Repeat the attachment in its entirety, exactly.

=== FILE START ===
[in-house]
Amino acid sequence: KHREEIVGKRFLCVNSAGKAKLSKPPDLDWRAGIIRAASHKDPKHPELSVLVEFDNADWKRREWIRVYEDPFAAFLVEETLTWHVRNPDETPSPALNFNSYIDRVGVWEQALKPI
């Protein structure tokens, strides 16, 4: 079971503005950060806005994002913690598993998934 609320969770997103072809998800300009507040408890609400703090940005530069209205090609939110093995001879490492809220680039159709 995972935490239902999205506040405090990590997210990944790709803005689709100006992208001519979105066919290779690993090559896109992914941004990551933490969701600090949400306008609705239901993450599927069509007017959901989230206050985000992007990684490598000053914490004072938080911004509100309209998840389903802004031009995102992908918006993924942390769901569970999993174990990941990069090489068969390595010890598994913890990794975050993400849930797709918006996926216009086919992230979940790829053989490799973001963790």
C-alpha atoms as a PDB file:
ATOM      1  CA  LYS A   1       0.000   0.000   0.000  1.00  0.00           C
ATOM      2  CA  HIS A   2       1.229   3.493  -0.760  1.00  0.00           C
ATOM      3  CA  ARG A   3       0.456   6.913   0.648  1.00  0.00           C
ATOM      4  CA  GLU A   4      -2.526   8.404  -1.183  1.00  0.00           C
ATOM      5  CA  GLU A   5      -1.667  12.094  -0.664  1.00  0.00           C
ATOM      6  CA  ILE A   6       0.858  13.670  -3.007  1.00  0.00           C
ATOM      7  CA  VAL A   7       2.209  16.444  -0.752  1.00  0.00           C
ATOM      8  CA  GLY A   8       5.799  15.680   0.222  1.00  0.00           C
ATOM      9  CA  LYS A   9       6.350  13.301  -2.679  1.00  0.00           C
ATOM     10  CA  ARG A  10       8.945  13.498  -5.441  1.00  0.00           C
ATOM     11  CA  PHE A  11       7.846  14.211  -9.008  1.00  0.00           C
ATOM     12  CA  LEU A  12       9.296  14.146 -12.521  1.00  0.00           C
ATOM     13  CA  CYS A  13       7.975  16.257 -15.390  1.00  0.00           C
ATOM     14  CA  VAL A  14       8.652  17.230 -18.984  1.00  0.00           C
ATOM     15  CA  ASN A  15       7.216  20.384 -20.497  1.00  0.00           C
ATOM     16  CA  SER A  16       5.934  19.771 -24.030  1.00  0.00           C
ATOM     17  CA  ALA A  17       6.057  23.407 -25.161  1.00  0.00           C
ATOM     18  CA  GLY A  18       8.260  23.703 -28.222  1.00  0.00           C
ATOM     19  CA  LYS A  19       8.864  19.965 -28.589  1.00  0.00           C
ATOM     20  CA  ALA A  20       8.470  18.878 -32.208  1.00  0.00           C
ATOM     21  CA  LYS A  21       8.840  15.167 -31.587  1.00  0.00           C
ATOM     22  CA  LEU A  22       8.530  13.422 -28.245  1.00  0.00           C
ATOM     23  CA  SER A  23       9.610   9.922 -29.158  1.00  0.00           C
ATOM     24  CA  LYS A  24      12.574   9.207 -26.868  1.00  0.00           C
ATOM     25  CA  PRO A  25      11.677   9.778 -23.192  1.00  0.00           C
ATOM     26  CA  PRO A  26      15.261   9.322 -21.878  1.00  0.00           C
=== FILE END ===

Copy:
[in-house]
Amino acid sequence: KHREEIVGKRFLCVNSAGKAKLSKPPDLDWRAGIIRAASHKDPKHPELSVLVEFDNADWKRREWIRVYEDPFAAFLVEETLTWHVRNPDETPSPALNFNSYIDRVGVWEQALKPI
């Protein structure tokens, strides 16, 4: 079971503005950060806005994002913690598993998934 609320969770997103072809998800300009507040408890609400703090940005530069209205090609939110093995001879490492809220680039159709 995972935490239902999205506040405090990590997210990944790709803005689709100006992208001519979105066919290779690993090559896109992914941004990551933490969701600090949400306008609705239901993450599927069509007017959901989230206050985000992007990684490598000053914490004072938080911004509100309209998840389903802004031009995102992908918006993924942390769901569970999993174990990941990069090489068969390595010890598994913890990794975050993400849930797709918006996926216009086919992230979940790829053989490799973001963790």
C-alpha atoms as a PDB file:
ATOM      1  CA  LYS A   1       0.000   0.000   0.000  1.00  0.00           C
ATOM      2  CA  HIS A   2       1.229   3.493  -0.760  1.00  0.00           C
ATOM      3  CA  ARG A   3       0.456   6.913   0.648  1.00  0.00           C
ATOM      4  CA  GLU A   4      -2.526   8.404  -1.183  1.00  0.00           C
ATOM      5  CA  GLU A   5      -1.667  12.094  -0.664  1.00  0.00           C
ATOM      6  CA  ILE A   6       0.858  13.670  -3.007  1.00  0.00           C
ATOM      7  CA  VAL A   7       2.209  16.444  -0.752  1.00  0.00           C
ATOM      8  CA  GLY A   8       5.799  15.680   0.222  1.00  0.00           C
ATOM      9  CA  LYS A   9       6.350  13.301  -2.679  1.00  0.00           C
ATOM     10  CA  ARG A  10       8.945  13.498  -5.441  1.00  0.00           C
ATOM     11  CA  PHE A  11       7.846  14.211  -9.008  1.00  0.00           C
ATOM     12  CA  LEU A  12       9.296  14.146 -12.521  1.00  0.00           C
ATOM     13  CA  CYS A  13       7.975  16.257 -15.390  1.00  0.00           C
ATOM     14  CA  VAL A  14       8.652  17.230 -18.984  1.00  0.00           C
ATOM     15  CA  ASN A  15       7.216  20.384 -20.497  1.00  0.00           C
ATOM     16  CA  SER A  16       5.934  19.771 -24.030  1.00  0.00           C
ATOM     17  CA  ALA A  17       6.057  23.407 -25.161  1.00  0.00           C
ATOM     18  CA  GLY A  18       8.260  23.703 -28.222  1.00  0.00           C
ATOM     19  CA  LYS A  19       8.864  19.965 -28.589  1.00  0.00           C
ATOM     20  CA  ALA A  20       8.470  18.878 -32.208  1.00  0.00           C
ATOM     21  CA  LYS A  21       8.840  15.167 -31.587  1.00  0.00           C
ATOM     22  CA  LEU A  22       8.530  13.422 -28.245  1.00  0.00           C
ATOM     23  CA  SER A  23       9.610   9.922 -29.158  1.00  0.00           C
ATOM     24  CA  LYS A  24      12.574   9.207 -26.868  1.00  0.00           C
ATOM     25  CA  PRO A  25      11.677   9.778 -23.192  1.00  0.00           C
ATOM     26  CA  PRO A  26      15.261   9.322 -21.878  1.00  0.00           C